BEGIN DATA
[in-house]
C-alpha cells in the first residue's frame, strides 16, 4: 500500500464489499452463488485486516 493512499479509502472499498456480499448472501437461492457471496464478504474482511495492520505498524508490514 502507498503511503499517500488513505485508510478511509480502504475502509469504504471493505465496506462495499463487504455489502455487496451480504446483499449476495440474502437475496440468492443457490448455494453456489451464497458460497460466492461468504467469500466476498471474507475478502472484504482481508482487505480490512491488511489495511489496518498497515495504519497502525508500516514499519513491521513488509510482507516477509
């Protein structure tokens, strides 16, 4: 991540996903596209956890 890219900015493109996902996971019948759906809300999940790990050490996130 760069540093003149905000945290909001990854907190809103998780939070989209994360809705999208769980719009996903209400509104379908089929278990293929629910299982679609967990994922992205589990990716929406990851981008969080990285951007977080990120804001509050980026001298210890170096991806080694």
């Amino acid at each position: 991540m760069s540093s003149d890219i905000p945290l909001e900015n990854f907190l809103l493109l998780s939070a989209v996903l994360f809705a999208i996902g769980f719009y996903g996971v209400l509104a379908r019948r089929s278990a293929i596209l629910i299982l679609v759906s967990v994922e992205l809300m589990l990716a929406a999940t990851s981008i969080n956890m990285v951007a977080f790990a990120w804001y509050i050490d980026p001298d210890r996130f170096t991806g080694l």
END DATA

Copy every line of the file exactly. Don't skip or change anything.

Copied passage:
[in-house]
C-alpha cells in the first residue's frame, strides 16, 4: 500500500464489499452463488485486516 493512499479509502472499498456480499448472501437461492457471496464478504474482511495492520505498524508490514 502507498503511503499517500488513505485508510478511509480502504475502509469504504471493505465496506462495499463487504455489502455487496451480504446483499449476495440474502437475496440468492443457490448455494453456489451464497458460497460466492461468504467469500466476498471474507475478502472484504482481508482487505480490512491488511489495511489496518498497515495504519497502525508500516514499519513491521513488509510482507516477509
């Protein structure tokens, strides 16, 4: 991540996903596209956890 890219900015493109996902996971019948759906809300999940790990050490996130 760069540093003149905000945290909001990854907190809103998780939070989209994360809705999208769980719009996903209400509104379908089929278990293929629910299982679609967990994922992205589990990716929406990851981008969080990285951007977080990120804001509050980026001298210890170096991806080694």
């Amino acid at each position: 991540m760069s540093s003149d890219i905000p945290l909001e900015n990854f907190l809103l493109l998780s939070a989209v996903l994360f809705a999208i996902g769980f719009y996903g996971v209400l509104a379908r019948r089929s278990a293929i596209l629910i299982l679609v759906s967990v994922e992205l809300m589990l990716a929406a999940t990851s981008i969080n956890m990285v951007a977080f790990a990120w804001y509050i050490d980026p001298d210890r996130f170096t991806g080694l």